sustainability professionalsThe Sustainability Professional: 2010 Competency Survey Report provides insights into what sustainability professionals see as important skills needed and what are their most critical challenges.

by Tracey de Morsella, Green Economy Post

Late last week, the International Society of Sustainability Professionals (ISSP) published The Sustainability Professional: 2010 Competency Survey Report. The study, conducted over a 9 month period, sought to answer the question, “What should a sustainability professional know how to do?” A survey tool was administered to nearly 400 sustainability professionals working in the field. This report summarizes the competencies identified as being most critical to the successful performance of professionals working in the field of sustainability.

With so many looking to break into the sustainability, many interested will likely be able to use the study to gain a clearer understanding of what sustainability professionals are called upon to know and do. It could also prove to be a useful resource for those working in sustainability training and education, as well as employers seeking to define sustainability job descriptions.

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The Respondent Profile

Most of the respondents work in North America (79%), with 53 % being male. This group is highly educated with 93% having at least a bachelor’s degree, 60% having a master’s degree, 10% having doctorates and 19% having completed a sustainability certificate. This includes 20% that are currently pursuing some sort of training.

The majority (63%) has three or more years of paid work experience in the field, and 27% have 10 or more years. Consultant make up 36% of the group and 56% work in organizations with fewer than 100 employees. Compensation for 47% of U.S. residents was between $50,000 and $99,999 per year.

What are The Most Important Challenges That Sustainability Professionals Face?

The top two most important issue facing their organizations (or their clients’ organizations) were: 1) promoting an understanding of the value of sustainability (34%), and 2) dealing with climate change and related energy needs (29%).

Gaining the support of management and customers, proving fiscal viability and attracting funding were most often cited as the other very important issues they faced. Also included at the top of the list of competencies needed were change management—dealing with changing business priorities, overcoming resistance to change, redesigning products and services to be more sustainable, and ensuring environmental compliance. Social responsibility performances tended to be less important than environmental concerns.

North American Sustainability Professionals Stress Different Important Core Competencies than Their Counterparts

The study revealed that North American sustainability professionals are more focused on establishing and managing priorities and facilitating or training groups as compared to their non-North American counterparts. North Americans also cite vendor management and financial analysis -specifically ROI (47%), and systems thinking (59%) were more important as more important. Those outside North America were more concerned than North Americans with policy expertise and risk assessment.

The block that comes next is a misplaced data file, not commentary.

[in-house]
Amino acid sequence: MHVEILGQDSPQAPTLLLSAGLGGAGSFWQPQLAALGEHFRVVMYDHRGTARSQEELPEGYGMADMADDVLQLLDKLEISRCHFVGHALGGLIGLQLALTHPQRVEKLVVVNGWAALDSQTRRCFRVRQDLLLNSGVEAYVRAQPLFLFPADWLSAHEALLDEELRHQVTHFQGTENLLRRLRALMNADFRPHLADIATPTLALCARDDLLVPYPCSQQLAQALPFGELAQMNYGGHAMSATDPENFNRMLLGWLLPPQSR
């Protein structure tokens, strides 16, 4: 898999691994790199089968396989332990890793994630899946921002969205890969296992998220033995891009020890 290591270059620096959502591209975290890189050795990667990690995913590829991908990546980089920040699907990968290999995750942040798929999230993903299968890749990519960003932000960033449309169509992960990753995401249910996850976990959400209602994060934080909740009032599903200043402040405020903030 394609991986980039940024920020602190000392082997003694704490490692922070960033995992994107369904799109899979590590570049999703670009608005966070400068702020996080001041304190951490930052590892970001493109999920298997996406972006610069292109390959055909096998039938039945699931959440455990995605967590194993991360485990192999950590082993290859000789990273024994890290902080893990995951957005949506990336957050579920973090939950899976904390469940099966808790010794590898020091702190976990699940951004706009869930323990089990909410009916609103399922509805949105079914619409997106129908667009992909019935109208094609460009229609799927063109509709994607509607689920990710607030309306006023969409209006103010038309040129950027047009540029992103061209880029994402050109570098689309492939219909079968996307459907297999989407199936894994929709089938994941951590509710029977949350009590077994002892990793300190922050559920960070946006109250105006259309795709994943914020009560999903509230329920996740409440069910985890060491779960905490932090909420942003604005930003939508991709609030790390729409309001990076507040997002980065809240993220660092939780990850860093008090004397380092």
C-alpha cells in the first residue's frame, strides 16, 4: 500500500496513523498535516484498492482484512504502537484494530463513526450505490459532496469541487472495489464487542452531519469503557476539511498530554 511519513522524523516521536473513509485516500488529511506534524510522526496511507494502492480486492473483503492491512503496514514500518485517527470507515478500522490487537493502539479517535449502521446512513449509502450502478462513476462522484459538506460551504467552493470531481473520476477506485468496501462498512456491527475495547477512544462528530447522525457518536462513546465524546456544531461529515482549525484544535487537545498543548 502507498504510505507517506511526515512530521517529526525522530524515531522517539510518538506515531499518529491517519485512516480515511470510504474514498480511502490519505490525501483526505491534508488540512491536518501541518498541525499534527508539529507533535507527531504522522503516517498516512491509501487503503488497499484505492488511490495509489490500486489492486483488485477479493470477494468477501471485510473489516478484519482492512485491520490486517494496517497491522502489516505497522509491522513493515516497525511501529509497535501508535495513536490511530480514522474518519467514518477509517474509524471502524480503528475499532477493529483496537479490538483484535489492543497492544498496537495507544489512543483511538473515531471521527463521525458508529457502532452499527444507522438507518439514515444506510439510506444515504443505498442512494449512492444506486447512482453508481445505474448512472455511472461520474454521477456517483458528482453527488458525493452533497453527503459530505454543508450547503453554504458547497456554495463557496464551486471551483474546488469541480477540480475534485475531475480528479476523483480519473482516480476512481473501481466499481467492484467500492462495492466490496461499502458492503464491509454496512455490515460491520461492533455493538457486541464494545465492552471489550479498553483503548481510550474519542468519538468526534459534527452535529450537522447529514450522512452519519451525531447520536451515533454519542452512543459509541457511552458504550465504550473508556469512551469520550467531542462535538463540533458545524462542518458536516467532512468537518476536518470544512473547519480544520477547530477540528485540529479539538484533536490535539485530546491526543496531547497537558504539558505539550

Organization Size Impacted Important Core Competencies Cited

Larger organizations seem to value internal communication skills mores as they see it as a stumbling block for implementing sustainability programs. Whereas, smaller organizations are more concerned with external stakeholders and influencing change outside the organization. Sustainability accounting and reporting was cited as extremely important no matter what the size of the organization.

The Impact of Organization Structure on Needed Competencies

The need to develop the business case for sustainability was considered more critical by smaller organizations. Consultants were more concerned with developing business cases and getting buy-in from top management, and benchmarking. Funding for individual initiatives was somewhat more important to consultants and those in government, education and nonprofits than to those in manufacturing/services Those working in non-consulting organizations tended to be more concerned than consultants with educating customers and with staying current with scientific findings.

Innovation is also seen as much more important to consultants and those in manufacturing as not-for-profits (including government and education.) Those working in manufacturing/ services were more likely than those in other industries to think designing or redesigning product and service offerings is very important. Financial analysis/ROI, auditing (GHG, sustainability) and risk assessment were cited as very important by all types of organizations.